Archive August 2, 2013


These are quite possibly the most misunderstood organizational development components around. Many business owners hear that they are important, but they don’t really know why. They read a little, or remember a course or rely on an employee’s education when they were discussed.

Let’s start with the questions … what are they & why are they important?

A mission statement is a quick outwardly focused statement about what the company does, how they help people, or the purpose of the company. Basically it states why the company exists. It should be as short as possible, clear and focused. Many people try to load the statement with jargon, vision and values because they think it is more sophisticated. They also tend to create a list of all of the products or services that the company does. Avoid all of this! A clear mission is useful in talking with customers, prospects and reduces internal conflict. All employees should have the mission memorized. Once this happens synergy can happen inside the organization.

Values (Statements of Values) are more important and even more misunderstood. First, I’ll start with the “why”. A Statement of Values serves as a foundation for all company decisions. Clearly one can not write procedures for everything. Individuals will have to make many decisions on the fly during the course of operating the business. I like to tell my clients that they do not want to create Enron Values. You might remember that Enron created very nice sounding values, yet their corporate decisions were routinely inconsistent with the values. The process of creating a Statement of Values is almost always more efficient by using a professional facilitator. Otherwise the tendency is to create items that sound good, but are not truly the company’s values. The Statement should focus on 5-7 core statements that are easy to remember.  All employees should be able to recite the values (at least in paraphrased form). Management should integrate the Statement of Values into the orderly running of the business.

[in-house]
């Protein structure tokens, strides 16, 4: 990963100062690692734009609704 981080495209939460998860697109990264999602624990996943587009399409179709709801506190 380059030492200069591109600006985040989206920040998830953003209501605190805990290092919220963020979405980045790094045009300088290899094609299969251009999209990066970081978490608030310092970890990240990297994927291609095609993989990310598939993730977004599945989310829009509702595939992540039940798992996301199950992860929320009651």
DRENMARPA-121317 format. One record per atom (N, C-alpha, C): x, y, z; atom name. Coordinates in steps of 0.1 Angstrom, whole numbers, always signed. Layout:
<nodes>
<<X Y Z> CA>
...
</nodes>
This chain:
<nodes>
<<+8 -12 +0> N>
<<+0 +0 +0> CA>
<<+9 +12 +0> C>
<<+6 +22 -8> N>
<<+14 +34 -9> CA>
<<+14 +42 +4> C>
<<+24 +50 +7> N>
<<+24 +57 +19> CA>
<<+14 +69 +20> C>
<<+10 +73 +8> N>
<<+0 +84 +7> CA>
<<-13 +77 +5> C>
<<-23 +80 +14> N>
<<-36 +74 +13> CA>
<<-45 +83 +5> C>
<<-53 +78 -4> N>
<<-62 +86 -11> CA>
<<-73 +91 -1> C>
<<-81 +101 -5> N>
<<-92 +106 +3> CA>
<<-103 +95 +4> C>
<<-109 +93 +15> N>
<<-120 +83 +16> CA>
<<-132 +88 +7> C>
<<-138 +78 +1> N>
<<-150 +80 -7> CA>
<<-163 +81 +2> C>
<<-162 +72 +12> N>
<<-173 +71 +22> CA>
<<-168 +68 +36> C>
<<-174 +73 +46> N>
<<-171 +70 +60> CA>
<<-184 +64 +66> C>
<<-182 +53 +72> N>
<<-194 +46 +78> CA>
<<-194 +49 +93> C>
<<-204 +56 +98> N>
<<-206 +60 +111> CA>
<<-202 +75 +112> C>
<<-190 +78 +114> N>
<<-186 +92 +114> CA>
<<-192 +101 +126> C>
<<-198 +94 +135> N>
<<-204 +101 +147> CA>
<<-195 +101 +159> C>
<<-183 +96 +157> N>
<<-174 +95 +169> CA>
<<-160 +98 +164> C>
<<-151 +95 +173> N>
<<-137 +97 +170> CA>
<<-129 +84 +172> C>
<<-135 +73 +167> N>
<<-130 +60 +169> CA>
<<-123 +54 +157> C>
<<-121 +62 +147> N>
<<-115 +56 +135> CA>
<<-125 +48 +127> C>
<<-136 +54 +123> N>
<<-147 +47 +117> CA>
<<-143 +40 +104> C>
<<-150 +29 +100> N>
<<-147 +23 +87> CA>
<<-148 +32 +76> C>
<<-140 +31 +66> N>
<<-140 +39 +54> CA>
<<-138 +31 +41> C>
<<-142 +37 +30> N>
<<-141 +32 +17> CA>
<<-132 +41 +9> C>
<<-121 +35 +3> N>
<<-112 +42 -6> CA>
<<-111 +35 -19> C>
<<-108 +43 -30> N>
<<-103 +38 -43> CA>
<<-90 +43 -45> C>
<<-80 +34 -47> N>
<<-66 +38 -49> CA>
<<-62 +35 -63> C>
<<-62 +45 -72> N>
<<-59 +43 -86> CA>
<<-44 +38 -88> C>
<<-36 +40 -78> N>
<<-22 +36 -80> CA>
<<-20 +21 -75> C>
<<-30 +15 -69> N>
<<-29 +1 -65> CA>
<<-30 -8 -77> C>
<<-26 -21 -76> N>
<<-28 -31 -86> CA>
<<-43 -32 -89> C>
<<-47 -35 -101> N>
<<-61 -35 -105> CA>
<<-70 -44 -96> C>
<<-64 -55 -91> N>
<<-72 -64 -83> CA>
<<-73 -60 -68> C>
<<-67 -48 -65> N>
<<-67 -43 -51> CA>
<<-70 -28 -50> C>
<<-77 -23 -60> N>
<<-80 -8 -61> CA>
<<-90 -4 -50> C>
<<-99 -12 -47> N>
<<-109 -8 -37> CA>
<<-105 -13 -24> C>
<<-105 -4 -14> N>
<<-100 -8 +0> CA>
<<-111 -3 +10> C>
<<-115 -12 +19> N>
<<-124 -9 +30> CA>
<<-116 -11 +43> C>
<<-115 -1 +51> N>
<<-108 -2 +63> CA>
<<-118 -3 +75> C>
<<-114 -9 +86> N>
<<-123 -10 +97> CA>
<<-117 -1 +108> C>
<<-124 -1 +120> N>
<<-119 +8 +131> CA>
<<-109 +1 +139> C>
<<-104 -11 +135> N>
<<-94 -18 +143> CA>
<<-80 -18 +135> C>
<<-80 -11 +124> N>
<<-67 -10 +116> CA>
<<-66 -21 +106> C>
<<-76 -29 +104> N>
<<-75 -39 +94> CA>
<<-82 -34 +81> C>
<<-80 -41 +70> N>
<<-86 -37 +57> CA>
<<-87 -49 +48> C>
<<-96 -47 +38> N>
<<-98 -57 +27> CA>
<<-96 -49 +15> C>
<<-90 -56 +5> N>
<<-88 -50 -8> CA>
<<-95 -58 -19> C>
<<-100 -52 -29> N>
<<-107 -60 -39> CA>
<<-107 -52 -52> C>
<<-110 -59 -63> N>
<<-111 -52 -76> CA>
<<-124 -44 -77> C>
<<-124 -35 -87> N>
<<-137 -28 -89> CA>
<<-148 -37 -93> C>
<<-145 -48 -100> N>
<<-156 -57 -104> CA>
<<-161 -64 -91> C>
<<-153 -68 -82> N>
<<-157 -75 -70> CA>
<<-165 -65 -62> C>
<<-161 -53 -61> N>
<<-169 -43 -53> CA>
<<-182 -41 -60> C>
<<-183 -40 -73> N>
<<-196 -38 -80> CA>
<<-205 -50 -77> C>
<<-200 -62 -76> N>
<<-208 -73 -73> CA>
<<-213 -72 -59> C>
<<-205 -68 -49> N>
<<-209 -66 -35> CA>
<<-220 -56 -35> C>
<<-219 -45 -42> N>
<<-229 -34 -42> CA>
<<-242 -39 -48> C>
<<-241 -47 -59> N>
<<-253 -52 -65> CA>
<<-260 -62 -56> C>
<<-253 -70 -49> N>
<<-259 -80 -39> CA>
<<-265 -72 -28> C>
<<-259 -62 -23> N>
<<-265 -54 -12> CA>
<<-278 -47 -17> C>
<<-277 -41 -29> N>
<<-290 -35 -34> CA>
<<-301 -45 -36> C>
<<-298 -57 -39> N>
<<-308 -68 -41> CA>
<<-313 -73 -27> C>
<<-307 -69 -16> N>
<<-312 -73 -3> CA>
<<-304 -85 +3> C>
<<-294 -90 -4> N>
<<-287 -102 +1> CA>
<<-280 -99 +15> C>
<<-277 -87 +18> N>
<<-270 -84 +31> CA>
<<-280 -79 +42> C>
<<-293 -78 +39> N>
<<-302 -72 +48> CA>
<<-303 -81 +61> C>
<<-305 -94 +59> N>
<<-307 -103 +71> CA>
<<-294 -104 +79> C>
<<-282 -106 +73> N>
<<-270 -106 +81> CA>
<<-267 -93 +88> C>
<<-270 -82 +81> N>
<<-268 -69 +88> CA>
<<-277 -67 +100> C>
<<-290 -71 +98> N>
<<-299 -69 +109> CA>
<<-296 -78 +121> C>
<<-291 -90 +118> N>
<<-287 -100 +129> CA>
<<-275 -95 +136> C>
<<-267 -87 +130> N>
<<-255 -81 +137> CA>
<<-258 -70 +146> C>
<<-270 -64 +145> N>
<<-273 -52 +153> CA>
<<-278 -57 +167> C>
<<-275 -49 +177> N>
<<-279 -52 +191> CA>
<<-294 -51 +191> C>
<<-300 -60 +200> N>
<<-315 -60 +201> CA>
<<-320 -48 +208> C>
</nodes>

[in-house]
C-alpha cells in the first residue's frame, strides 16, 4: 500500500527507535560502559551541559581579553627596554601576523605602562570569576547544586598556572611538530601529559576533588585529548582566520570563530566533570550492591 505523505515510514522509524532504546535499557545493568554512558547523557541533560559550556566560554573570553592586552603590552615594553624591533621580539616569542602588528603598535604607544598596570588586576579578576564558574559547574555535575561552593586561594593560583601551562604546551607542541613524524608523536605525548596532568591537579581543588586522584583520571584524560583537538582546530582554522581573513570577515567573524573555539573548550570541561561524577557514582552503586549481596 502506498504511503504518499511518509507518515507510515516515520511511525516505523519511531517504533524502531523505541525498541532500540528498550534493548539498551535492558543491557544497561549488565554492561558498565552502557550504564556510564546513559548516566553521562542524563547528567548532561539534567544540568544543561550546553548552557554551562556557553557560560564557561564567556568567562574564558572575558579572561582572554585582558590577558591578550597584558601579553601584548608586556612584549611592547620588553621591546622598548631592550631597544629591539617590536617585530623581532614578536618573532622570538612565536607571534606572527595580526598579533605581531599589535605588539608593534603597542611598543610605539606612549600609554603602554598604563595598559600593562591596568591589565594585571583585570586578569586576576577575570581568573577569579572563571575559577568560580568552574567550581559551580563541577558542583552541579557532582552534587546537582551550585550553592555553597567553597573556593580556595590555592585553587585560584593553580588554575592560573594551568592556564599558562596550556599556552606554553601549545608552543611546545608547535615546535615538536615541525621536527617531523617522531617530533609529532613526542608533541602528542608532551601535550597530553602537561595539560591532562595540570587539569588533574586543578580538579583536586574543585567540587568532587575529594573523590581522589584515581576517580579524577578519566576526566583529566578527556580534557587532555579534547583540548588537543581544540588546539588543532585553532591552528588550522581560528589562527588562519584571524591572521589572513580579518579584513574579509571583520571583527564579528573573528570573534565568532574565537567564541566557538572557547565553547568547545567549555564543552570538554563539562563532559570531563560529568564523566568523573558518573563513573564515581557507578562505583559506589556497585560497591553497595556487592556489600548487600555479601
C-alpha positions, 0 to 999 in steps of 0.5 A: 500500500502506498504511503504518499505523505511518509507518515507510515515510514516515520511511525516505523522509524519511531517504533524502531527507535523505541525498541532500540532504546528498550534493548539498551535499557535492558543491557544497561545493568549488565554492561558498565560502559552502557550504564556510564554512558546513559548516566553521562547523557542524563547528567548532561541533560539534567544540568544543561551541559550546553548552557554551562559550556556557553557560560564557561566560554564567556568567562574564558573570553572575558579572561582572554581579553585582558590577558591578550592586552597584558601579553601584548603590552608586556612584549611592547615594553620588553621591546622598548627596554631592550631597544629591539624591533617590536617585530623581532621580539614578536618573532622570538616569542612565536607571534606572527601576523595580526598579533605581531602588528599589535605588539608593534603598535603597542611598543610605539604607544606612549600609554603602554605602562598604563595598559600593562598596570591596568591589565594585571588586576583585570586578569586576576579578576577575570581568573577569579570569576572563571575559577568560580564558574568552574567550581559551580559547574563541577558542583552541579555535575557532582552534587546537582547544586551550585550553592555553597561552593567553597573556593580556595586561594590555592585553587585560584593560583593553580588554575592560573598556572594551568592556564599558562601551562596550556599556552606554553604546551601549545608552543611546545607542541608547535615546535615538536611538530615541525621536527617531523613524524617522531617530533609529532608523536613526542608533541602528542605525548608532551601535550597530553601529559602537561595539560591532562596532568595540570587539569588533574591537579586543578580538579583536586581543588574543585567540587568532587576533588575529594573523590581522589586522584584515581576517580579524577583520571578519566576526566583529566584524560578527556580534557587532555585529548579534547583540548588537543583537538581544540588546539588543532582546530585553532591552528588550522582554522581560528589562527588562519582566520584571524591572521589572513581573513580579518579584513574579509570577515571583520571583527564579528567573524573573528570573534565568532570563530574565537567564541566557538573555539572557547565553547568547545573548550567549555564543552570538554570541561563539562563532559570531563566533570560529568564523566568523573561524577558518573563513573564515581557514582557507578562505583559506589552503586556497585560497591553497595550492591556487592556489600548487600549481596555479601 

Vision is a statement of where the company is going, what management wants to accomplish, or what success looks like. Varying complexities can be acceptable, however all employees should understand it. Performance plans should focus on it. Bonus programs should be designed to accomplish it. “Lofty” is good; however the vision must be seen as possible by the employees. President Kennedy’s vision was to put a man on the moon by the end of the decade. Short can be good in that it is easy to remember. It has been said that Pepsi’s vision was to Beat Coke. However the vision needs to be specific enough to bring the employees together for a specific purpose.

Once you create these items and focus your organization, you will be amazed at what petty issues disappear. If you have a strong buy into mission, values and vision, and are still having problems, the next step is to examine the structure or guidance that is imbedded into processes and procedures. This will be the subject of another blog entry.

Bob Stackhouse, President, Asset Commercial Credit

© Bob Stackhouse – All rights reserved – August 2013

I always suggest the use of an outside professional facilitator to help management with these organizational development objectives. A facilitator can extract ideas and concepts out of key employees, gaining their buy-in. It is a little bit like teaching youth to drive. The quickest and least aggravating experience is to use a driver’s education professional. Children tend to respond differently to a trainer than their parents.

Feel free to contact me about referrals to a Certified Professional Facilitator that is near you.